Designers: Juliet Shen and Mamoun Sakkal
Release Date: 2016
Back story: AwanZaman, a lovely typeface for our multilingual times, was developed as a display face for a Kuwaiti newspaper looking to modernize its type treatments. Awan is based on the geometric forms of Kufic script, while Zaman adds calligraphic Naskh details, all nicely coordinated with the family’s Latin letterforms.
Why’s it called AwanZaman? Aside from name-checking the Arabic styles that give the typeface its clean, universal look, the “A-Z” is a subtle semiotic hint towards the font’s versatility, too.
What are its distinguishing characteristics? Designed for editorial uses, AwanZaman marries Latin and Arabic characters in perfect harmony; it’s just a really well thought out mix of forms. In general, Latin alphabets don’t have the same visual flow as Arabic letterforms, so Shen had to strike a delicate balance to keep everything holding together. The solution? Introducing more curved and novel forms to her Latin characters. Sans serif with a tall x-height and open counters, the Latin characters have a similar stroke width to the Arabic’s unified strokes, and work with the squared curves and formal personality of Awan as well as the rippling, more playful shapes of Zaman without looking odd, a difficult trick to pull off. The programming supports Persian and Urdu, too. Sweet!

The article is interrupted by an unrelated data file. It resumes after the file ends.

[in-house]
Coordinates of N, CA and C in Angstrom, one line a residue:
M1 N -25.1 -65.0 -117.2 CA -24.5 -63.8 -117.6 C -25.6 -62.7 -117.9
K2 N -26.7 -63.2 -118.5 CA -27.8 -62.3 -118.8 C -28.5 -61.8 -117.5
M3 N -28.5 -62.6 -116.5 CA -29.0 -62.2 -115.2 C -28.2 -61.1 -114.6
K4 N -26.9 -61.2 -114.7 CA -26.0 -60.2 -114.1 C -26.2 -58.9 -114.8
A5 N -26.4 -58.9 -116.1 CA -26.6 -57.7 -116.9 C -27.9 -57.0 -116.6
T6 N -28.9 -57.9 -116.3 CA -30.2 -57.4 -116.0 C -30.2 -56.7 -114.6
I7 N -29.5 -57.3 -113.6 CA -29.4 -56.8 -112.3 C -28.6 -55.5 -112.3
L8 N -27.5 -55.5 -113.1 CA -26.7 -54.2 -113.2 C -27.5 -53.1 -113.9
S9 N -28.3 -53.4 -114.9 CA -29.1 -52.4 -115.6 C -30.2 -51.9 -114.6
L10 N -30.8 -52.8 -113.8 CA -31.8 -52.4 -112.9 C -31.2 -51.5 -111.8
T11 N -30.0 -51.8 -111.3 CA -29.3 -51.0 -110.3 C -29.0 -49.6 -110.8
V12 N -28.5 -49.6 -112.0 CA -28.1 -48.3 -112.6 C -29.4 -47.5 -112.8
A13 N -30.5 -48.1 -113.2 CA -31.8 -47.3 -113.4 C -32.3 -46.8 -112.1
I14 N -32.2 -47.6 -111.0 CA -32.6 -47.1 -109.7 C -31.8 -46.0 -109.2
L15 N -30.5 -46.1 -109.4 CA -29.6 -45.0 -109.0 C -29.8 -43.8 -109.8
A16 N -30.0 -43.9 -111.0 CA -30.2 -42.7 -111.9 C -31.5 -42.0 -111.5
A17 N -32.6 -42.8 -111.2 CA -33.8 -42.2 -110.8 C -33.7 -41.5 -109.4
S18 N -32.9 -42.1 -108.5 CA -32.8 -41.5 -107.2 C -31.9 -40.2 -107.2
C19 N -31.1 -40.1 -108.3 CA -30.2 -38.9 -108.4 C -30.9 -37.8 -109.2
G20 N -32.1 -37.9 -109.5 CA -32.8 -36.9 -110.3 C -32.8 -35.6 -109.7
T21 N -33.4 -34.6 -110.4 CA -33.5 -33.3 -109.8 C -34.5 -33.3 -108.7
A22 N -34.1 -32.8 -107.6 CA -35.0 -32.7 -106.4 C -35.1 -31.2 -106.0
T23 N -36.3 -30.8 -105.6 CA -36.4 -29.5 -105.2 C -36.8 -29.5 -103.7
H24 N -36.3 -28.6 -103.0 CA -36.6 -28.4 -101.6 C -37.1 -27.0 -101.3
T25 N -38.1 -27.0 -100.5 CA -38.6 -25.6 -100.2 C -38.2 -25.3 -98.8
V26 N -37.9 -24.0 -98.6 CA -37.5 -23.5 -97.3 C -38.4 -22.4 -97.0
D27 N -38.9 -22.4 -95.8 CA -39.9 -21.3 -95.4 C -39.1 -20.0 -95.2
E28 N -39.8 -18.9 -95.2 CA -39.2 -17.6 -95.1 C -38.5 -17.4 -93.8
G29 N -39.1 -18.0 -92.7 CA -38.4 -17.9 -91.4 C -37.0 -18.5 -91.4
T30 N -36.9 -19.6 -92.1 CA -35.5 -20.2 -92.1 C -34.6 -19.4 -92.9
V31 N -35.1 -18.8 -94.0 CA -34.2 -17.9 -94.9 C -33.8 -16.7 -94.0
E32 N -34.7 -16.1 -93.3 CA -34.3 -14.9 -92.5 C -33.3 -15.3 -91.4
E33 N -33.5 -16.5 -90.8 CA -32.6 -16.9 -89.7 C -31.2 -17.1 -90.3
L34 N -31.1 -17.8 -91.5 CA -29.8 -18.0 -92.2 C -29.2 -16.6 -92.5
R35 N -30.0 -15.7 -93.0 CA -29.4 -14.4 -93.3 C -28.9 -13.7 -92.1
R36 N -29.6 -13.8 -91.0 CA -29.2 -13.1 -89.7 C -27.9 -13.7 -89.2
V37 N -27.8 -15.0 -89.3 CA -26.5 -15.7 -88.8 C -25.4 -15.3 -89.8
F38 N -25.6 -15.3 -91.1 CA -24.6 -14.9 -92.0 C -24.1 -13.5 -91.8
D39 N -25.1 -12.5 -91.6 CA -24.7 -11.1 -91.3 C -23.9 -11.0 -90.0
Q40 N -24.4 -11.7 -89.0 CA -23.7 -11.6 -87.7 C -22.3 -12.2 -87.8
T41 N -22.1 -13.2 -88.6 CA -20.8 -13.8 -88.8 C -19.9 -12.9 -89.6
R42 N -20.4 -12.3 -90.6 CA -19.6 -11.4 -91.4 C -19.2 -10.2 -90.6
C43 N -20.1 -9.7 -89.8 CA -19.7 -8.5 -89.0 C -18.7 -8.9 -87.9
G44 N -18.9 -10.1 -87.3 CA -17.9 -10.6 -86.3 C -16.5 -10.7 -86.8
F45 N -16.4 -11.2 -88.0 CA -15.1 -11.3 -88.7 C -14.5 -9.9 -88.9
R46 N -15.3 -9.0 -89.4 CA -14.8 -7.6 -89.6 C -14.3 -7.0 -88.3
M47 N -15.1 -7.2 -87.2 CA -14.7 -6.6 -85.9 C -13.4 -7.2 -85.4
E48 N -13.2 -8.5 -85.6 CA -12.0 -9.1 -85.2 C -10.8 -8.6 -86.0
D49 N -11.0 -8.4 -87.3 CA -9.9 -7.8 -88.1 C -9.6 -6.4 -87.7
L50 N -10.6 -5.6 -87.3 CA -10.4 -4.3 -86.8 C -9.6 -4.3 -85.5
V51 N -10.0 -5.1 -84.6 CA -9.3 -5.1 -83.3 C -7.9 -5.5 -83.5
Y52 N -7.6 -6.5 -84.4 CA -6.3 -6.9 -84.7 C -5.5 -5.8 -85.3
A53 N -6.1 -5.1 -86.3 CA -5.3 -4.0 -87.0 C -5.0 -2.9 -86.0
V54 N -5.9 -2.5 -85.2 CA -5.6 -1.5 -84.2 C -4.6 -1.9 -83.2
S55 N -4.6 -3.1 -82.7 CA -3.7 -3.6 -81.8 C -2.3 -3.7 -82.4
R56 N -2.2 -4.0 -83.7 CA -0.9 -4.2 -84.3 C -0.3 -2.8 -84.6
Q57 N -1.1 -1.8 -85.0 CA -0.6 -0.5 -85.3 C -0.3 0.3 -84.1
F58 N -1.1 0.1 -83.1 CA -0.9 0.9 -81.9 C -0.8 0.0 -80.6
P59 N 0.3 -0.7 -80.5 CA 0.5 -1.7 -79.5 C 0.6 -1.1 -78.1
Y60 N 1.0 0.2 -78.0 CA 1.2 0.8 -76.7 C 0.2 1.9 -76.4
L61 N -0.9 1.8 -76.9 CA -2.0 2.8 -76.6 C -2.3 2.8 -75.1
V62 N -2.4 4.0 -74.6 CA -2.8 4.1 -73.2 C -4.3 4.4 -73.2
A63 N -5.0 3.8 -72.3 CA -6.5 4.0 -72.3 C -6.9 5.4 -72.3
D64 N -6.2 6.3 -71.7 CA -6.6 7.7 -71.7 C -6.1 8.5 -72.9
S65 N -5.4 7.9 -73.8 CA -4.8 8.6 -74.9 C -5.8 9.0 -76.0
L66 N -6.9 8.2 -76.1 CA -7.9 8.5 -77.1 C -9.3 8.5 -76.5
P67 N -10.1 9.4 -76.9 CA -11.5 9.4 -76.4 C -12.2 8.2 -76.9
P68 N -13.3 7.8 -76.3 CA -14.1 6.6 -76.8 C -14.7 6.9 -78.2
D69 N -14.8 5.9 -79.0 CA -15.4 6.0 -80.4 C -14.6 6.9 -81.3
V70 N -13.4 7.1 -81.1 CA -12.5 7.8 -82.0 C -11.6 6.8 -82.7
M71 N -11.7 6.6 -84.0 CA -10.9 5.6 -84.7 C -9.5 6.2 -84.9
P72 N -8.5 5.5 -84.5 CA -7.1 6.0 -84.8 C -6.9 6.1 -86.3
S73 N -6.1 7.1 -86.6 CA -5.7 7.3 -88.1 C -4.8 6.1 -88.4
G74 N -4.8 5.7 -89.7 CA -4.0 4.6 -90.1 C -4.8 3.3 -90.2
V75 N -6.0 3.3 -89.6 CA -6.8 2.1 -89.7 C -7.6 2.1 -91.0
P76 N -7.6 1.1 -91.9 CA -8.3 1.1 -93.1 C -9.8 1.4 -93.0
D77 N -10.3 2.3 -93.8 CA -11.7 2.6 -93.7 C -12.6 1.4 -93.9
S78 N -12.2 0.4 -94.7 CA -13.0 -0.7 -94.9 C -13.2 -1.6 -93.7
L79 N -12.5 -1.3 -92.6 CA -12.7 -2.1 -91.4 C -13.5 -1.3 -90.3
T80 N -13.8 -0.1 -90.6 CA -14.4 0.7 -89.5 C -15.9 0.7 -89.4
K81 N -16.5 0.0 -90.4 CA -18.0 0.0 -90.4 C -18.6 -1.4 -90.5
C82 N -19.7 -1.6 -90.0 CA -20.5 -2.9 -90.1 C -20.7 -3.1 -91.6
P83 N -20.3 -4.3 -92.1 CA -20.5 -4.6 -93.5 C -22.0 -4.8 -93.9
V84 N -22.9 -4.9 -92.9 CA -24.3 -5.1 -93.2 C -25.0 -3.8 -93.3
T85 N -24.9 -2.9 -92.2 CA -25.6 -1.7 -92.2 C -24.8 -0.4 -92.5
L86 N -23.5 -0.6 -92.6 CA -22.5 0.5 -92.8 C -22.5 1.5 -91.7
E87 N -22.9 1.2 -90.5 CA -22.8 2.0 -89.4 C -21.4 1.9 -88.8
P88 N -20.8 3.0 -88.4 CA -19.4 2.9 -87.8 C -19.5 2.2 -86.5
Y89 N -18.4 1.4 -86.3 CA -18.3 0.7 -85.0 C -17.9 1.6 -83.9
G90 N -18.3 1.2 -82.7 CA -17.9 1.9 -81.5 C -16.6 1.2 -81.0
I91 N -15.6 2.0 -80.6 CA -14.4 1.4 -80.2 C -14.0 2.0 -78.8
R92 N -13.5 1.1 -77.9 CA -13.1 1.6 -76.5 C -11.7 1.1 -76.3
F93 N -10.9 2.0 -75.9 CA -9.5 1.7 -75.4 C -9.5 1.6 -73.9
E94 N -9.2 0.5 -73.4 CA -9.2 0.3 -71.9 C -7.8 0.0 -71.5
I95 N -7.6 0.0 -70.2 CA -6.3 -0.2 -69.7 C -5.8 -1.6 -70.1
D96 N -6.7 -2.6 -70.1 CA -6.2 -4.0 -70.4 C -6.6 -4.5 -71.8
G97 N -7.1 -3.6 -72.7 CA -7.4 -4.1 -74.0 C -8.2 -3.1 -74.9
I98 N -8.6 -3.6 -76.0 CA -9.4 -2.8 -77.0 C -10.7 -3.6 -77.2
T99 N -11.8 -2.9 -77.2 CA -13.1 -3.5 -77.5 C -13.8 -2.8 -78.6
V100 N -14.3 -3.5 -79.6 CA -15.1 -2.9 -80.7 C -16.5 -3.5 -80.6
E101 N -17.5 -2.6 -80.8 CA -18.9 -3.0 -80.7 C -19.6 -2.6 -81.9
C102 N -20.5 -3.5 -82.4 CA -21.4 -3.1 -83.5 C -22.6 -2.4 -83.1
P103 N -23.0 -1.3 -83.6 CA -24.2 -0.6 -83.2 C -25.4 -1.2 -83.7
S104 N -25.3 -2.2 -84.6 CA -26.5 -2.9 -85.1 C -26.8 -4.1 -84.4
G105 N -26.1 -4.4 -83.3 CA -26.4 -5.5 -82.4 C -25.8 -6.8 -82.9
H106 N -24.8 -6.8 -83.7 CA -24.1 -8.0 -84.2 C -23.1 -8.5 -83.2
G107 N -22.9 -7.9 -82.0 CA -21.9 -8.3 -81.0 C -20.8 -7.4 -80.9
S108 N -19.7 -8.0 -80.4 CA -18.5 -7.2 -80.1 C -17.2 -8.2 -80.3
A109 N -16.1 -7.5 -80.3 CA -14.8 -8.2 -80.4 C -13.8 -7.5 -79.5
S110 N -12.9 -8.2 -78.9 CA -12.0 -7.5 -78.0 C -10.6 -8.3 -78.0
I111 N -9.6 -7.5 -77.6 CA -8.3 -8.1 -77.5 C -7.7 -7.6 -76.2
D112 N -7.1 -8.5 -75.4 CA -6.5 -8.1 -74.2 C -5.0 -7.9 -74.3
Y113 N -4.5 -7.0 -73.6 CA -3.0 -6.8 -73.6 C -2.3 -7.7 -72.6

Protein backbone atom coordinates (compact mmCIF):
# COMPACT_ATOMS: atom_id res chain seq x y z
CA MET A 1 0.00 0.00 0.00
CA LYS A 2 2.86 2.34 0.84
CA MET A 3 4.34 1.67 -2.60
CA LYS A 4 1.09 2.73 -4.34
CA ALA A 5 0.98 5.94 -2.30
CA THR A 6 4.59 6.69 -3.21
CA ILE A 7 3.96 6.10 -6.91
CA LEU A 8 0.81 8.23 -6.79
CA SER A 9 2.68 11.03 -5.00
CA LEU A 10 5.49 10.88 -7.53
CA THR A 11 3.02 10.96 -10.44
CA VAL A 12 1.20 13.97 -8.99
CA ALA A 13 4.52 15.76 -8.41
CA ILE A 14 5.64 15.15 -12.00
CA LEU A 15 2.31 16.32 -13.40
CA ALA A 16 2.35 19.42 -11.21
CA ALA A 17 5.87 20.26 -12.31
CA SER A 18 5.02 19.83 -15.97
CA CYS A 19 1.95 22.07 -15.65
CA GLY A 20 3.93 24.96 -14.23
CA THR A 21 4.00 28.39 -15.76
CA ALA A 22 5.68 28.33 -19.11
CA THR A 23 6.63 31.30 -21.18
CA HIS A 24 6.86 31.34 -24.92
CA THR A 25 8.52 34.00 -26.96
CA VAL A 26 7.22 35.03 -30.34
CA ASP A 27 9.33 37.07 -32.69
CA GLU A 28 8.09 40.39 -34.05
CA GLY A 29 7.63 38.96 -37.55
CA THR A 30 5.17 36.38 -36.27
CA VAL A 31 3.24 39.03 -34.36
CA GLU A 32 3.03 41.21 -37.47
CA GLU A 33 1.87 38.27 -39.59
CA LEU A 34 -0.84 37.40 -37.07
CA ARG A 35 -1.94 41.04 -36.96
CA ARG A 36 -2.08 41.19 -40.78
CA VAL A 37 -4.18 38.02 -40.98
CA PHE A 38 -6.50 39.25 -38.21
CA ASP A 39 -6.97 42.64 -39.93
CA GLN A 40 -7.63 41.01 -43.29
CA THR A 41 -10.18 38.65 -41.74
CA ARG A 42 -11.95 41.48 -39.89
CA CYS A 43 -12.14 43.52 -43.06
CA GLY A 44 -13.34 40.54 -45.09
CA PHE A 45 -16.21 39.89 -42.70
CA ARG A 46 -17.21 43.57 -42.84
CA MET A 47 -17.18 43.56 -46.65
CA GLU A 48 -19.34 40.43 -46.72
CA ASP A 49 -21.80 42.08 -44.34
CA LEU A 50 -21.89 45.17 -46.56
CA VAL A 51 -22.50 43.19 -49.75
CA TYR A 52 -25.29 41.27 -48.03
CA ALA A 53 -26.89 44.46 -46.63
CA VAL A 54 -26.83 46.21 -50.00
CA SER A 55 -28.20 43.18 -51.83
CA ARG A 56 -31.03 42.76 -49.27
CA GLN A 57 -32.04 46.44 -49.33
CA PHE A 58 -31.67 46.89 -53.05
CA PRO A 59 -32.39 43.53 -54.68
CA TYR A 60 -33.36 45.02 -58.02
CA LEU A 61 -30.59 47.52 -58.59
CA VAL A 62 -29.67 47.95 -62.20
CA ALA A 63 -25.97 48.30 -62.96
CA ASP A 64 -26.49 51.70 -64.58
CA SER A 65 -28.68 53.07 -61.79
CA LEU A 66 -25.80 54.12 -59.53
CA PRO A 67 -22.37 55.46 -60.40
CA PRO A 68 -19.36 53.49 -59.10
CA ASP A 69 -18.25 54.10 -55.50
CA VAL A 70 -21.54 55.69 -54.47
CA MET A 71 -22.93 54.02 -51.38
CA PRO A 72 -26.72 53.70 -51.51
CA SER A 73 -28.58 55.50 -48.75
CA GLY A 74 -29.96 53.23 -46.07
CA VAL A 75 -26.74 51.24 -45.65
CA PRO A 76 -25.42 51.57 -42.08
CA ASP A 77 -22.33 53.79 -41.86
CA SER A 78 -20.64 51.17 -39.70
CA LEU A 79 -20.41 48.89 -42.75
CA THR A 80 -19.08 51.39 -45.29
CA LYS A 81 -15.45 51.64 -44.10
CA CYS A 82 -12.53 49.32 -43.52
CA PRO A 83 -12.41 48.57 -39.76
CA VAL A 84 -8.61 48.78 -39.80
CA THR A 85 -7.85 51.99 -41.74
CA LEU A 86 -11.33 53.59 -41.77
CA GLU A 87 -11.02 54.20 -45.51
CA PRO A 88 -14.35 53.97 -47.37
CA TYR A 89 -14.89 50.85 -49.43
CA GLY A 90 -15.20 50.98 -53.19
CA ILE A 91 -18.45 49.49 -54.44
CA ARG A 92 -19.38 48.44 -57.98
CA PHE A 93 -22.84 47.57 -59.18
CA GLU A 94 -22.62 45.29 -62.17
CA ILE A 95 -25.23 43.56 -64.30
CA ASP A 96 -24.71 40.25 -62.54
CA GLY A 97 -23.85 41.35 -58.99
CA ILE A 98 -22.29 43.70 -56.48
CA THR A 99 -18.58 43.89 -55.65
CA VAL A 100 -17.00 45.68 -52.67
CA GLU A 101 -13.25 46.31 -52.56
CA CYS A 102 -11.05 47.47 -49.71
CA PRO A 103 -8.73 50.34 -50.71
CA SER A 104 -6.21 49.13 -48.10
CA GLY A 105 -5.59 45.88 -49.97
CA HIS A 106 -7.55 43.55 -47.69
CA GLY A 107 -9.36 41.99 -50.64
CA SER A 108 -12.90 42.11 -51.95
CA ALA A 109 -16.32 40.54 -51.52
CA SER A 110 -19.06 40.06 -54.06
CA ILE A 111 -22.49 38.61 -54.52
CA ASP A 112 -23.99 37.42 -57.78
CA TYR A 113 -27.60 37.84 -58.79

What should I use it for? Excellent for print publication designs where both Latin and Arabic text and headlines are called for (no kidding!) but also beautiful in display uses for screens.
Who’s it friends with? Its range of weights and styles, plus built-in language duality, makes AwanZaman an independent, one-stop-shopping choice for most typographic uses. But if you have the need to add in a more neutral Latin font, the slightly condensed letterforms of FF Din or the chunkier shapes of Monotype Between feel about right.